At the start of this year, the Financial Conduct Authority (FCA) launched a review into motor finance and since then, many have wondered if we will see a huge, payment protection insurance (PPI) style redress scheme for consumers.

The attention at the moment is on discretionary commission arrangements (DCAs), which were involved in around three-quarters of all car financing deals between 2007 and 2020. DCAs were banned by the FCA in 2021.  

In January, the FCA said: “If we find there has been widespread misconduct and that consumers have lost out, we will identify how best to make sure people who are owed compensation receive an appropriate settlement.”

With this review, the FCA is exercising its powers under s.166 of the Financial Services & Markets Act which allows it to “review historical motor finance commission arrangements and sales across several firms.”

The FCA will appoint a designated “skilled person” to support its investigation who will assess practices within individual firms resulting from the potential incentives created by DCAs and how those practices impacted customers. 

The FCA has also introduced temporary complaints handling rules involving DCAs which will give motor finance firms longer to respond to complaints and for consumers to make their complaints. The former applies to complaints received by firms on or after 17 November 2023 and on or before 25 September 2024.

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The latter applies where the firm sends its final response to the complaint between 12 July 2023 and 20 November 2024. The purpose of these rules is to give the FCA time, amidst the deluge of claims, to complete its review fairly and to find a proportionate solution which balances the interests of consumers and the motor finance market.

Despite the review still being in its infancy, some huge numbers are being debated – with some commentators suggesting the UK motor finance industry could be on the hook for up to £16bn of compensation.

The impact of this review is already starting to make itself known, with Lloyds Banking Group, for example, recently pointing to the “significant uncertainty” related to this investigation and putting aside £450m for potential fines and compensation to borrowers, although acknowledging that the reality of the fines could be much more, or less.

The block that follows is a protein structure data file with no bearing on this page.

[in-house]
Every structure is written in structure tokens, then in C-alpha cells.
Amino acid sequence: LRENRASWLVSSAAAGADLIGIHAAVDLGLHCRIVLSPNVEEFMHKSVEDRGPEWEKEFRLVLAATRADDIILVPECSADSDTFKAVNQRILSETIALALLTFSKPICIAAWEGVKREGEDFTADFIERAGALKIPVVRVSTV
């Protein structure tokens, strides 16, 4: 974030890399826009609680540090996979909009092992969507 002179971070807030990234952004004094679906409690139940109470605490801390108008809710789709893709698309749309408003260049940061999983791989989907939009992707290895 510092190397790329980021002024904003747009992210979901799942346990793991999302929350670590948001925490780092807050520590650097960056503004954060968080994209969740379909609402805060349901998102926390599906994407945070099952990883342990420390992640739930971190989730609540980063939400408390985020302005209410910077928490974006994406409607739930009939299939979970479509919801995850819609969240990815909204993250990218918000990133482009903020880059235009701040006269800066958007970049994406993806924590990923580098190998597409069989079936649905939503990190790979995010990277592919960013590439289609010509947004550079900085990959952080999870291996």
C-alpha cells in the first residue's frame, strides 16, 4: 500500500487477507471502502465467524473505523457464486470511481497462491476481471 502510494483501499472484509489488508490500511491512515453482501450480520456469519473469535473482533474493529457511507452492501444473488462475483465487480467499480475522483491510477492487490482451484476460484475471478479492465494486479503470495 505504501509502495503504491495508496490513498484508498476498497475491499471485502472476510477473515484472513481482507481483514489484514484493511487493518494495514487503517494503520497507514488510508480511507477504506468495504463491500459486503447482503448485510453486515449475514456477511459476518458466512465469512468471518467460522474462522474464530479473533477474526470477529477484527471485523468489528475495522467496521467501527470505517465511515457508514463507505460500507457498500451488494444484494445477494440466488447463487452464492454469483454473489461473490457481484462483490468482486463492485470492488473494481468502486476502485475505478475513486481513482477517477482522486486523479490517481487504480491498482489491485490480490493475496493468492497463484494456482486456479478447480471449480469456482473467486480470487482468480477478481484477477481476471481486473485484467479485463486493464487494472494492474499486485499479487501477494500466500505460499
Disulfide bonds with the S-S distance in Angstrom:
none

Although for comparison, the FCA reported in 2021 that the total amount of compensation paid out to customers who complained about the way they were sold PPI was £38.3 billion (since January 2011.)

The catalyst for this review has been the high number of consumer complaints regarding motor finance and it is of course, of extreme importance that any bad apples in this industry are found and properly penalised. However, it is also vital that any investigation into this industry is balanced, proportionate and appropriate. 

Much of the dissatisfaction with car finance has accelerated since the introduction of the Consumer Duty in July 2023, which sets “higher and clearer standards of consumer protection across financial services and requires firms to put their customers’ needs first.”

However, is it fair to view this investigation through this lens of the Consumer Duty and that this enquiry should go back so far in time and impose retrospective obligations on funders, dealers and brokers, that many would argue were not in place at the time?

This leads to another issue which is how some complaints are made. Rather than throwing the entire regulatory framework at regulated entities, it might be more sustainable for those submitting consumer complaints, by way of business to be under an obligation to particularise their complaints, rather than doing a broad sweep with every possible category mentioned.

Again, it might also be more sustainable to have a cost consequence for this approach. Subject Access Requests and complaints may be made on a seismic scale, with a significant cost attached, therefore such claims should be both clear and concise in their nature. That way remediation if due can be considered swiftly.

Another fear has been expressed of the long-term impacts for consumers of this review. If this probe goes through vast fines against the funders, and possibly dealers, could this this ultimately lead to a restriction in the finance available to consumers?

As with anything else, it is how a process is used. The FCA should target areas where there has been clear abuse. Otherwise, the cost of regulation and investigation could severely impact the availability of products to consumers.

The FCA aims to communicate a decision on the next steps by this September which will include its decision on whether or not to launch a formal redress scheme under section 404 of FSMA.

Edward Flanagan is a Partner at Shakespeare Martineau

Explainer: What is Discretionary Commission and why has the FCA launched a probe?